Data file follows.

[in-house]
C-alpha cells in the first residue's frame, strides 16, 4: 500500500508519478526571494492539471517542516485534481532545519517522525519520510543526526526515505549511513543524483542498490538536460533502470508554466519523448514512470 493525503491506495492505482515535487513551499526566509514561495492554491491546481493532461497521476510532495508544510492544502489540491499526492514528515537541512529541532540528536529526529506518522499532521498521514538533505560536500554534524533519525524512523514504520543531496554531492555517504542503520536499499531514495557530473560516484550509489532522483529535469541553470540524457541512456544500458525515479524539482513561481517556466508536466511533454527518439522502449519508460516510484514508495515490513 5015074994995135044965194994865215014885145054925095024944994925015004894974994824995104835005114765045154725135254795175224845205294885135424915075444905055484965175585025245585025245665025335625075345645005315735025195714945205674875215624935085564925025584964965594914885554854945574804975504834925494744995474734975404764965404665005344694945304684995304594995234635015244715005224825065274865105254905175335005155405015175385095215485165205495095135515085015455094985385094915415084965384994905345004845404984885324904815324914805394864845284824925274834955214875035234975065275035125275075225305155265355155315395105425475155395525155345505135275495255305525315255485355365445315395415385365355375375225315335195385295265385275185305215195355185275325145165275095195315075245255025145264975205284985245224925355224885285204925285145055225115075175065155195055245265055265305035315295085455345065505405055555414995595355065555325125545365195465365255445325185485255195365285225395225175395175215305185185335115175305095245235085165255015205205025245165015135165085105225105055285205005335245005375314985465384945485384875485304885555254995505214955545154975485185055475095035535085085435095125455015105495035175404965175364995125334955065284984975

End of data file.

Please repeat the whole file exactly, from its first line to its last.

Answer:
[in-house]
C-alpha cells in the first residue's frame, strides 16, 4: 500500500508519478526571494492539471517542516485534481532545519517522525519520510543526526526515505549511513543524483542498490538536460533502470508554466519523448514512470 493525503491506495492505482515535487513551499526566509514561495492554491491546481493532461497521476510532495508544510492544502489540491499526492514528515537541512529541532540528536529526529506518522499532521498521514538533505560536500554534524533519525524512523514504520543531496554531492555517504542503520536499499531514495557530473560516484550509489532522483529535469541553470540524457541512456544500458525515479524539482513561481517556466508536466511533454527518439522502449519508460516510484514508495515490513 5015074994995135044965194994865215014885145054925095024944994925015004894974994824995104835005114765045154725135254795175224845205294885135424915075444905055484965175585025245585025245665025335625075345645005315735025195714945205674875215624935085564925025584964965594914885554854945574804975504834925494744995474734975404764965404665005344694945304684995304594995234635015244715005224825065274865105254905175335005155405015175385095215485165205495095135515085015455094985385094915415084965384994905345004845404984885324904815324914805394864845284824925274834955214875035234975065275035125275075225305155265355155315395105425475155395525155345505135275495255305525315255485355365445315395415385365355375375225315335195385295265385275185305215195355185275325145165275095195315075245255025145264975205284985245224925355224885285204925285145055225115075175065155195055245265055265305035315295085455345065505405055555414995595355065555325125545365195465365255445325185485255195365285225395225175395175215305185185335115175305095245235085165255015205205025245165015135165085105225105055285205005335245005375314985465384945485384875485304885555254995505214955545154975485185055475095035535085085435095125455015105495035175404965175364995125334955065284984975